Concern Two: My child is not pronouncing certain sound(s) correctly. Does he/she need therapy?

By age 2, you should be hearing the sounds p,b,m,h, n, and w in your child’s speech production. By age 3, those sounds are typically mastered (b may take up to age 4) and you should be hearing k,g,d, t, f, and y in your child’s speech. By 3 ½ to 4, children should have these sounds mastered as well (t can take longer).

Sounds such as r,l,s,z,sh,ch, and v generally develop a bit later, and mastery may not be seen until age 6 or later. If there is a sound you think your child should be able to produce but doesn’t, one thing you can do is to see if he/she can repeat the sound after you show him/her how to produce it (just don’t drive it into the ground!). This is called being stimulable for a sound. If your child can do this, then it is a good sign that they will probably begin producing the sound on their own sooner than later. If they cannot, it is an age appropriate sound, and the problem persists, you may want to consider consulting a professional. Also, if there are multiple sounds your child cannot produce, if they are doing things such as leaving the ending sound off all words, or if their speech is completely unintelligible even to family members, an evaluation of their speech production would probably be in order. You should remember that when children are young and language is emerging you are going to hear sound errors and most of these are perfectly normal.

Concern Three: My child seems to stutter all the time, and I’ve just started noticing it.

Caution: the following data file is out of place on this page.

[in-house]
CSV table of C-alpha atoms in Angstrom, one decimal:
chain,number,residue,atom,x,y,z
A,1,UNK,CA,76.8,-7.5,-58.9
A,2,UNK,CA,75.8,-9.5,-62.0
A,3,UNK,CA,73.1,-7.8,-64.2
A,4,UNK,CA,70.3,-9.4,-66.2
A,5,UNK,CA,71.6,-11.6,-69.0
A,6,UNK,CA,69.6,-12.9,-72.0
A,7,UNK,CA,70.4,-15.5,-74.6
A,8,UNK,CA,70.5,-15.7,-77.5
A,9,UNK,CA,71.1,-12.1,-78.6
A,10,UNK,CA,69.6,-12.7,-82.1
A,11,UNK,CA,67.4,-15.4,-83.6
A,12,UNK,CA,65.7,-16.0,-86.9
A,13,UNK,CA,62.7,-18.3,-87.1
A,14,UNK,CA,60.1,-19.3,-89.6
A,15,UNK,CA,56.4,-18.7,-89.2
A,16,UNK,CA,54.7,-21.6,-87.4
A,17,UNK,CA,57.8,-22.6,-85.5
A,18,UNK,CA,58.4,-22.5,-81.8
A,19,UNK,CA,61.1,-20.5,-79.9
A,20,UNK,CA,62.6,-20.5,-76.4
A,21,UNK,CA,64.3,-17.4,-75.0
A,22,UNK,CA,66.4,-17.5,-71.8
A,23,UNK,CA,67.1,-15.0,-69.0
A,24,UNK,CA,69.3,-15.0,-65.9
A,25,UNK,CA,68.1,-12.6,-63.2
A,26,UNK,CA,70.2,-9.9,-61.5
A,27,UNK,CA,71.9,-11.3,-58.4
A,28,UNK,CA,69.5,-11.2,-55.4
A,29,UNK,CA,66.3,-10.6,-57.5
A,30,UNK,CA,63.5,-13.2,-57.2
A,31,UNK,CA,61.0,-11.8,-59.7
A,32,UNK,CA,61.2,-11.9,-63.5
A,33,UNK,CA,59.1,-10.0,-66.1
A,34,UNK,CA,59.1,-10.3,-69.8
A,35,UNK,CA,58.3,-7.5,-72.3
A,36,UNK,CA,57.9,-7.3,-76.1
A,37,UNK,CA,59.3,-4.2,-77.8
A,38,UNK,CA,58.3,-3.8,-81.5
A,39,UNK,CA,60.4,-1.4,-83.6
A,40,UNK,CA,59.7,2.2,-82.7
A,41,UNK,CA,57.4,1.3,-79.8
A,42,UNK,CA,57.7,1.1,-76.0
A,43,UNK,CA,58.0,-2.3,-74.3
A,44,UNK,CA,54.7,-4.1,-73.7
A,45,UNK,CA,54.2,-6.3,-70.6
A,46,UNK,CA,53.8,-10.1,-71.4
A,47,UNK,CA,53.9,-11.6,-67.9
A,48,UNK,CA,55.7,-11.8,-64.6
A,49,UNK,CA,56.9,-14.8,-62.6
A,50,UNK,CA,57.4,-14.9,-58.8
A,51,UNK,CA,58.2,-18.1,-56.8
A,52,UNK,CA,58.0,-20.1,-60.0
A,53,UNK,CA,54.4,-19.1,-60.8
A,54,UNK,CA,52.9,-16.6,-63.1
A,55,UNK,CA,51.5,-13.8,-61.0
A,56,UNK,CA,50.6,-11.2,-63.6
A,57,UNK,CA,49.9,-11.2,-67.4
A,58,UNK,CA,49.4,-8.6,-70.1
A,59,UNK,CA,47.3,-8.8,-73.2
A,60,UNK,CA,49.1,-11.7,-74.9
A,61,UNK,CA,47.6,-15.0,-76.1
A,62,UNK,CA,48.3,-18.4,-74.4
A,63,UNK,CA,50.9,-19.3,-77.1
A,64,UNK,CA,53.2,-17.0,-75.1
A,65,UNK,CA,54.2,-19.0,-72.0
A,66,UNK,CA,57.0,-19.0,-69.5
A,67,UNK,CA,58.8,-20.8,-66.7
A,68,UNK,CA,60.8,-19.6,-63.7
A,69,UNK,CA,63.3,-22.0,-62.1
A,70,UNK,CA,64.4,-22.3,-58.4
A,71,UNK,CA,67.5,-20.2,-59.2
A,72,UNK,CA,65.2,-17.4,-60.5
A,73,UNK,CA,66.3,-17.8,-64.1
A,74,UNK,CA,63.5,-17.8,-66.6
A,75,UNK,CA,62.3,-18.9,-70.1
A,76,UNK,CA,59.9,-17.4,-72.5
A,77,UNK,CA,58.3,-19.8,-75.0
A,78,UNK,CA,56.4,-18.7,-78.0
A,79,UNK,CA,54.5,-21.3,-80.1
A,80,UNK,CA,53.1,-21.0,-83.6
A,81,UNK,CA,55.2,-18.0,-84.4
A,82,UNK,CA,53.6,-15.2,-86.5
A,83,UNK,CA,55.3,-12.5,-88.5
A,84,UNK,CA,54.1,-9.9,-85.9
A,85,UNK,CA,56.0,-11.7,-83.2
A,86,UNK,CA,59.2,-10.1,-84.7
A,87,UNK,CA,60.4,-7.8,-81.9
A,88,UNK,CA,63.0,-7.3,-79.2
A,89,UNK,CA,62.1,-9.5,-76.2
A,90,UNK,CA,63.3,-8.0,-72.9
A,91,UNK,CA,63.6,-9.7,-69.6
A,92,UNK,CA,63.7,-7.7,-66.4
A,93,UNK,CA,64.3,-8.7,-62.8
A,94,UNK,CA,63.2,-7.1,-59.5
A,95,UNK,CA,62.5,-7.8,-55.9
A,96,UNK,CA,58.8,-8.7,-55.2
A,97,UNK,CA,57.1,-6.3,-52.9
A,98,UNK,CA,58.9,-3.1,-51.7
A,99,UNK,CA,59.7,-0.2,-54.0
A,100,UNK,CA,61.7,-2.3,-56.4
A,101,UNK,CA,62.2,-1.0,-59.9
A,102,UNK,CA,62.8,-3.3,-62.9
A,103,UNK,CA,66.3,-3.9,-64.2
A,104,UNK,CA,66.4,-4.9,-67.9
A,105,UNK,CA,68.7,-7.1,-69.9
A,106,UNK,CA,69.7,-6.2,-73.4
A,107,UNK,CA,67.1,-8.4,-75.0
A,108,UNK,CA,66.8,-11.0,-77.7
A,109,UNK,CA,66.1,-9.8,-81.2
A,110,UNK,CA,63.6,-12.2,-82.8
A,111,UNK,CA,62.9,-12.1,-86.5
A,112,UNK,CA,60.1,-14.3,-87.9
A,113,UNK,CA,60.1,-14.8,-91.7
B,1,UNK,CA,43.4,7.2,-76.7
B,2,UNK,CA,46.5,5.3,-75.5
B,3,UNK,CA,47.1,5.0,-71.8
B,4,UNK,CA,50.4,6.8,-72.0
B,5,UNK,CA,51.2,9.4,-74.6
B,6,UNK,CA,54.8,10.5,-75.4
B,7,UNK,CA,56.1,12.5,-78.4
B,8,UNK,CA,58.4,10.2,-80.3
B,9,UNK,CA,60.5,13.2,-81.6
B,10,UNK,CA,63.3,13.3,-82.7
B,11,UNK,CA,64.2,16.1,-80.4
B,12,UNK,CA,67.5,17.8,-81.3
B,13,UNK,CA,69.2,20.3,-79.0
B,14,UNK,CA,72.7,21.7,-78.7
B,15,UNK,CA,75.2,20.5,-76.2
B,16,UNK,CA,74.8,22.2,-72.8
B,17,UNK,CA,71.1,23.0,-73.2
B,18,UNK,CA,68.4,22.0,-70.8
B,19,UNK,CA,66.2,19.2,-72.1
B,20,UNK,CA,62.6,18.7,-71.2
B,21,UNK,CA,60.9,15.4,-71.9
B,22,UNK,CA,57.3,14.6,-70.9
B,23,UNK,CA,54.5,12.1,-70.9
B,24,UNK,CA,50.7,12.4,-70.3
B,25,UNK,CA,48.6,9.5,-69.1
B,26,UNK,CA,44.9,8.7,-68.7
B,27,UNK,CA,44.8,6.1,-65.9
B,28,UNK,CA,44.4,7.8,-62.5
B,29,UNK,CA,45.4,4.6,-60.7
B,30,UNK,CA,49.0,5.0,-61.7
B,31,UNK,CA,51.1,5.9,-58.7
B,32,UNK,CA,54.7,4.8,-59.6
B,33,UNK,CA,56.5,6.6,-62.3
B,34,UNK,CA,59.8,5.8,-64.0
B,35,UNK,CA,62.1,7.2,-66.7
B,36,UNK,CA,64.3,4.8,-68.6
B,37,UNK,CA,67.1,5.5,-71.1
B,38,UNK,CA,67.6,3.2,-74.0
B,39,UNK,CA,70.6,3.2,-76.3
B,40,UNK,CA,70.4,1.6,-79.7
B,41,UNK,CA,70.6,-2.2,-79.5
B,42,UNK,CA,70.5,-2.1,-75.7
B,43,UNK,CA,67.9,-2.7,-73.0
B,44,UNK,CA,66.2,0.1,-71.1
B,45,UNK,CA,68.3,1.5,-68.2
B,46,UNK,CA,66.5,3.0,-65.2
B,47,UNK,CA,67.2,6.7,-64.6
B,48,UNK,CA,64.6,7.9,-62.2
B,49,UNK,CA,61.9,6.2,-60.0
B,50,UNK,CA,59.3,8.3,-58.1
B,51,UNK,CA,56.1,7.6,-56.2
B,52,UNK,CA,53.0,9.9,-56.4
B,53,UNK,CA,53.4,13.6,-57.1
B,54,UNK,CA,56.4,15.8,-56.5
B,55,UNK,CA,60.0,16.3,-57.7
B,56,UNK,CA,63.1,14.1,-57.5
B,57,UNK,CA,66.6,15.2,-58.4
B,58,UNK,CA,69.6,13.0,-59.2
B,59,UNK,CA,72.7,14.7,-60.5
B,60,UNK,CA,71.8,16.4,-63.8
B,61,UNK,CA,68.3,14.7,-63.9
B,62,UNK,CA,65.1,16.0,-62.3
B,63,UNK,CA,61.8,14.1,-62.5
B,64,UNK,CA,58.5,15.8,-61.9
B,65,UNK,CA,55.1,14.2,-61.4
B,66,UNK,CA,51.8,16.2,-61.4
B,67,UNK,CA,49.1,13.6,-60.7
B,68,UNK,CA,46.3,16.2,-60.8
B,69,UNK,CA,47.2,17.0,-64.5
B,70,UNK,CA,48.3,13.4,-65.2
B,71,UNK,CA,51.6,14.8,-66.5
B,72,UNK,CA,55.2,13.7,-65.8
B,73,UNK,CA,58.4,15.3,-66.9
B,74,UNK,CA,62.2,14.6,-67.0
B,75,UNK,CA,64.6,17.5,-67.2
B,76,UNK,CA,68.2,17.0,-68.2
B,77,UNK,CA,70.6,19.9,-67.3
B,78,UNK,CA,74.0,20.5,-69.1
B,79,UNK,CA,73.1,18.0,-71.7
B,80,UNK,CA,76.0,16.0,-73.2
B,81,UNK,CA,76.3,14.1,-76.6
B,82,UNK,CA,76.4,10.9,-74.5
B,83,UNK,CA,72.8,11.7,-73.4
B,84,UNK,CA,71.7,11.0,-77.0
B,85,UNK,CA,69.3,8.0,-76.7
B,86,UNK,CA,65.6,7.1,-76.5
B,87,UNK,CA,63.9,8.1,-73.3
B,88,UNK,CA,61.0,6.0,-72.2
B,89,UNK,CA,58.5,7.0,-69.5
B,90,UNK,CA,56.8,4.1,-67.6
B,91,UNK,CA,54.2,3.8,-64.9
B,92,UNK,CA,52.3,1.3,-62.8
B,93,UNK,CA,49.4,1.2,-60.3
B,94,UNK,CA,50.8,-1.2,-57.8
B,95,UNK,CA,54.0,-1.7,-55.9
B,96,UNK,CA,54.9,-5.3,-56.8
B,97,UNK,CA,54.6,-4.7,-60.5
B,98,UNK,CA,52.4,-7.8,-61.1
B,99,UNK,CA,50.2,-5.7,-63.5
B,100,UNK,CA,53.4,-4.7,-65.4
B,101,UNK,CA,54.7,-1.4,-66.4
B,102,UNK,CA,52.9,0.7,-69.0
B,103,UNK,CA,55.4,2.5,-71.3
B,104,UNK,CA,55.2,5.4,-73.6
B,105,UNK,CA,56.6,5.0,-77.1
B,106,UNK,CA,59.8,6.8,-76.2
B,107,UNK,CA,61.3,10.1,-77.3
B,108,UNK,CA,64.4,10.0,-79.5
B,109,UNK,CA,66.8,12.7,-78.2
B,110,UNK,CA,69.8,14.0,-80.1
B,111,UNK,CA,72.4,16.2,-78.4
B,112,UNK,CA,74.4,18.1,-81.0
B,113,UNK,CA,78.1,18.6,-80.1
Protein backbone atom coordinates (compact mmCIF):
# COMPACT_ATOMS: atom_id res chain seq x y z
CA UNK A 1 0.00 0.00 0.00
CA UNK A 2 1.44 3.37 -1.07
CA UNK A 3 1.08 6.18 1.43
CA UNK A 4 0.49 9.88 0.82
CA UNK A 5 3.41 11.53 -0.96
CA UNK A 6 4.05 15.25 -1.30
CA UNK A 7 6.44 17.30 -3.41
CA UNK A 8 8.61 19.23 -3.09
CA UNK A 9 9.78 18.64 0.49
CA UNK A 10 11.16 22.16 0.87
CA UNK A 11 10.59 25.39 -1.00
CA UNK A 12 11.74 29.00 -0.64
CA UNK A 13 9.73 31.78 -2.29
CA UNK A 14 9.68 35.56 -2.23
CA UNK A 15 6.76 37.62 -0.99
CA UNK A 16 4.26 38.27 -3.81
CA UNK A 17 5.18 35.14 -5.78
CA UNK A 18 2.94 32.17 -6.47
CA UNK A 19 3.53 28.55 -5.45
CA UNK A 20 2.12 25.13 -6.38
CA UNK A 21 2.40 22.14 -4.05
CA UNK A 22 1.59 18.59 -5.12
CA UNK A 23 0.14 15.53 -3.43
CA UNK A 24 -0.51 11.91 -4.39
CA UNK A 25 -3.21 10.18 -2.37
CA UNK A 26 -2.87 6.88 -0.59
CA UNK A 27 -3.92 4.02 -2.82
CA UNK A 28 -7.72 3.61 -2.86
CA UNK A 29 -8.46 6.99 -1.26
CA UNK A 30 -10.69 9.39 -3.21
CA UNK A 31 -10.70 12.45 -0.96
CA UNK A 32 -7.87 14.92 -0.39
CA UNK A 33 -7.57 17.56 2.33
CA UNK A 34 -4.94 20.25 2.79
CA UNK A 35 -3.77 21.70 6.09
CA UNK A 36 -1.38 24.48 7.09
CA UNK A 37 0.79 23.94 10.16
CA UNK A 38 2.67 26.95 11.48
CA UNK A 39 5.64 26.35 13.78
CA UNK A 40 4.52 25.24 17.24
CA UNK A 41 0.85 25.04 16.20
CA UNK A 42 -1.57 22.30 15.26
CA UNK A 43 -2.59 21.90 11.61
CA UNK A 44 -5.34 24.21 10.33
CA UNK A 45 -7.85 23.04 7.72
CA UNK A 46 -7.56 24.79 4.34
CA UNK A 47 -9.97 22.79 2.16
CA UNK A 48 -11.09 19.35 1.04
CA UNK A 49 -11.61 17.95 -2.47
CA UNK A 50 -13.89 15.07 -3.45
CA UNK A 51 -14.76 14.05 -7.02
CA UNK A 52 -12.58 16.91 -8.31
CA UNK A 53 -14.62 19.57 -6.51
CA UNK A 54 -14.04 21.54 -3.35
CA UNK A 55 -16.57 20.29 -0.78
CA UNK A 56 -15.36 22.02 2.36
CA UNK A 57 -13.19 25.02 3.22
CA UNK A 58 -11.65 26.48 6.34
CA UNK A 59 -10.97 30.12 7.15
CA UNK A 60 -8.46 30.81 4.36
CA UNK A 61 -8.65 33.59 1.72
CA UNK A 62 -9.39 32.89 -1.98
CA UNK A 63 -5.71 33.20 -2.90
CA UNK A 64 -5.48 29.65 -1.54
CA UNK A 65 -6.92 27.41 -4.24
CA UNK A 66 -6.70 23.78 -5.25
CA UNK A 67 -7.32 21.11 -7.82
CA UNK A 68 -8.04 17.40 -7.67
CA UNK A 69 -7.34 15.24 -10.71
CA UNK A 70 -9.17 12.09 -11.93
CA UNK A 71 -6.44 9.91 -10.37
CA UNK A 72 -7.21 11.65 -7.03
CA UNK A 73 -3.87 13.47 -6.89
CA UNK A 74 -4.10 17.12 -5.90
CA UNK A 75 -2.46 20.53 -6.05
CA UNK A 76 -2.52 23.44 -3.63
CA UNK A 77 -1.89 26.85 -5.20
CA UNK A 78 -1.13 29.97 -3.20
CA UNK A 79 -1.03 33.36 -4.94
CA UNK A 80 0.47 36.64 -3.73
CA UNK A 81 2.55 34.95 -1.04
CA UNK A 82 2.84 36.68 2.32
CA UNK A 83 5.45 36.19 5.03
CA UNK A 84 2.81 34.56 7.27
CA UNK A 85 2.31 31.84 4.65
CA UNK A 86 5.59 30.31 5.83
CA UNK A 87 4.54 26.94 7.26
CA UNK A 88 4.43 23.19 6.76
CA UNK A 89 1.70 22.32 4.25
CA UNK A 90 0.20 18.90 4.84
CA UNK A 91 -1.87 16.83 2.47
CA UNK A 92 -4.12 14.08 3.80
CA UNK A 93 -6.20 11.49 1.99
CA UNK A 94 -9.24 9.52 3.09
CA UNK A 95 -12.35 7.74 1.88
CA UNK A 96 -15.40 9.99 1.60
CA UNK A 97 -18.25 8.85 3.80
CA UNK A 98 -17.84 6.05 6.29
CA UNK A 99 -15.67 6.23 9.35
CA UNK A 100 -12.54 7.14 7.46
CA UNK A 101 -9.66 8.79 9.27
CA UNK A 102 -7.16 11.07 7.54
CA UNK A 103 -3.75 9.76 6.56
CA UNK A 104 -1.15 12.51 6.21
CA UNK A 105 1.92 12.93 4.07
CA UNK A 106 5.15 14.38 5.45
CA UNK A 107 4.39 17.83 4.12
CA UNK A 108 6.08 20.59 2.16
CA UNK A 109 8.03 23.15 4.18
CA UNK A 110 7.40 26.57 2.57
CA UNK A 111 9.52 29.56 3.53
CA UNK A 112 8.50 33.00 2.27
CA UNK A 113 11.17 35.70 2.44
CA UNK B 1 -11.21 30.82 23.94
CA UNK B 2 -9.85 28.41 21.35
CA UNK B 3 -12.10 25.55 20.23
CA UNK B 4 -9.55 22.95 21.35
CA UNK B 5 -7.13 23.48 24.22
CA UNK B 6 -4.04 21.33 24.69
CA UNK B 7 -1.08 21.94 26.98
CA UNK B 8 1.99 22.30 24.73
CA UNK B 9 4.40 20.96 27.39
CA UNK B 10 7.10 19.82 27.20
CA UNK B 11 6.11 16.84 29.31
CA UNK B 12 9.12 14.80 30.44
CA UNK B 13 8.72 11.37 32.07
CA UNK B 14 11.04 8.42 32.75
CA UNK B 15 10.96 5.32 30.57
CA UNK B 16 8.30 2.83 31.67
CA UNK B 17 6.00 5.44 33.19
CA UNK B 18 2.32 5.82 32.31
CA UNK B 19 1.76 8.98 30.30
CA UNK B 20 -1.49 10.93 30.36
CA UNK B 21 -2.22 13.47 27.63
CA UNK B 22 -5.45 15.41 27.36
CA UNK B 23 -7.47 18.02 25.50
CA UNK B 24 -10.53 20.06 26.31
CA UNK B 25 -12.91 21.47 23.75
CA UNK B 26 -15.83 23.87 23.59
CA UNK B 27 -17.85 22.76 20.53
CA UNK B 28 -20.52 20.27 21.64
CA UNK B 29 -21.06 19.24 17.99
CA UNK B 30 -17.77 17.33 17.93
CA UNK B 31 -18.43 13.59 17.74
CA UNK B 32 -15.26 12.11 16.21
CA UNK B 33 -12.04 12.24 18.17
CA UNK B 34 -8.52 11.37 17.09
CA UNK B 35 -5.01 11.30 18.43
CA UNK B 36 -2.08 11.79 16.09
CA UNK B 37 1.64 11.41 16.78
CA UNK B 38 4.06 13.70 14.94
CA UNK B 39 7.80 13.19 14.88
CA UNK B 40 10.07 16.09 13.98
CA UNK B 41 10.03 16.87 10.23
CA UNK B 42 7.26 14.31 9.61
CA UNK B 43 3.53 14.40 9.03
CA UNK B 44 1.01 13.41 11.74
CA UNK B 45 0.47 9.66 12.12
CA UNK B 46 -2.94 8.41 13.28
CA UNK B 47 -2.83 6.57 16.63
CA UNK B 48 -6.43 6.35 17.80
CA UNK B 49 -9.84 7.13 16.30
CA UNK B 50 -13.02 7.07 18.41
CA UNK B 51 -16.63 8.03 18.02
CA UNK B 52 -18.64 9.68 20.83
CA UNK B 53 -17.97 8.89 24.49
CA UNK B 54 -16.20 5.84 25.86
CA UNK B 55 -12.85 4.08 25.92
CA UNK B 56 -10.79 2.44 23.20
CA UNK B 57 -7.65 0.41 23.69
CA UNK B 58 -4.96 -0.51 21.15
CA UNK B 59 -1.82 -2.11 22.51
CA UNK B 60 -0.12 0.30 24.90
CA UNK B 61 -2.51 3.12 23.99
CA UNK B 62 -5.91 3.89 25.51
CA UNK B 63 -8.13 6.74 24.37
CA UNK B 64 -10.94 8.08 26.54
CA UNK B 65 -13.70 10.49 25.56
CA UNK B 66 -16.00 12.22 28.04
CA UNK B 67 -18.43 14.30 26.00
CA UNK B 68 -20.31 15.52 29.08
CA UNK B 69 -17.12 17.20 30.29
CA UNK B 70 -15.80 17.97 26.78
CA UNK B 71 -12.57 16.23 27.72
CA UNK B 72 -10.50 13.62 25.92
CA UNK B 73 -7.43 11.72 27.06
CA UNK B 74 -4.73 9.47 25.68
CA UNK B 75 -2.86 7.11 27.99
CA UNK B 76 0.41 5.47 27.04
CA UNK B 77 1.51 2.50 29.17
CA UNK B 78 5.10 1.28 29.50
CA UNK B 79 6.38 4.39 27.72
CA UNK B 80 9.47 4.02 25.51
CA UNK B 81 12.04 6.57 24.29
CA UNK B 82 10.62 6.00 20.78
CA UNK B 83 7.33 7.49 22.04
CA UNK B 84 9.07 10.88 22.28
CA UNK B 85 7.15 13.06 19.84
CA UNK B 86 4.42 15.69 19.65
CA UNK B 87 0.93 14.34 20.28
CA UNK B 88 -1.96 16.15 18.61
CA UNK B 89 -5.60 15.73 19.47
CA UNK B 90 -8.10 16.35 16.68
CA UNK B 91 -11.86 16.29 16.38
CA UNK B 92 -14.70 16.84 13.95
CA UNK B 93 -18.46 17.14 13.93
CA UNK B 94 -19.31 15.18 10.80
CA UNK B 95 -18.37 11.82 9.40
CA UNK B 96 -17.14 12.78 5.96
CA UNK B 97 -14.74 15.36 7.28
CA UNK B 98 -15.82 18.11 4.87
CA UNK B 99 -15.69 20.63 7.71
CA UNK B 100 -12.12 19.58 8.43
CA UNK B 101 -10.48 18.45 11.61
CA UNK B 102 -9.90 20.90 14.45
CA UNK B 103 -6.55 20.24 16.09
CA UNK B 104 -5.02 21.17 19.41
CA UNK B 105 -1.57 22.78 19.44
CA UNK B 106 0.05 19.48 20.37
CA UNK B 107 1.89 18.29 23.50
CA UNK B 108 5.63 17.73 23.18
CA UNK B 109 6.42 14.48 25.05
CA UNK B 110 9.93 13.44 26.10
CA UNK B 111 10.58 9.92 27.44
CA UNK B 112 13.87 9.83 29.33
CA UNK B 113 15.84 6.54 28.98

Most of the time, this problem is completely normal as a child’s language is developing and is called pseudo-stuttering. You may hear short repetitions of words or sounds, pauses between words, or substituted sounds. This problem often comes and goes, and may increase when your child is excited, stressed, or tired. A major change such as a move or a new sibling can also trigger stuttering. Be sure not to interrupt your child when he/she is speaking to you and give him/her time to finish what he/she is telling you. Most often, this problem will improve and/or correct itself within a 6 month period. If the problem persists longer than this, if you are seeing longer repetitions or hesitations in your child’s speech that occur most of the time, and/or if your child seems nervous or anxious about speaking, it is probably a good idea to consult a speech pathologist.

Thank you, Emily for all of the wonderful information you have shared with us today. If you have any additional questions or concerns, Emily has graciously shared her contact information with us. Simply email us and we will send her information along to you. Emily is also available for consults and tutoring.

Emily graduated with a BS in Communication Disorders and a minor in Psychology from ASU, and then went on to receive her MS in Speech-Language Pathology at James Madison University. She has worked as a Speech Language Pathologist for the past 15 years in three different cities – Greensboro, Winston-Salem, and Fayetteville, Arkansas – in school systems as well as with private speech and language centers – and with patients of all ages from children to seniors. She has also provided evaluation and remediation services for clients who had a wide variety of speech-language disorders, additionally patients whose diagnoses included autism, cerebral palsy, pervasive developmental delay, and legally blind.

And you can always post your question below!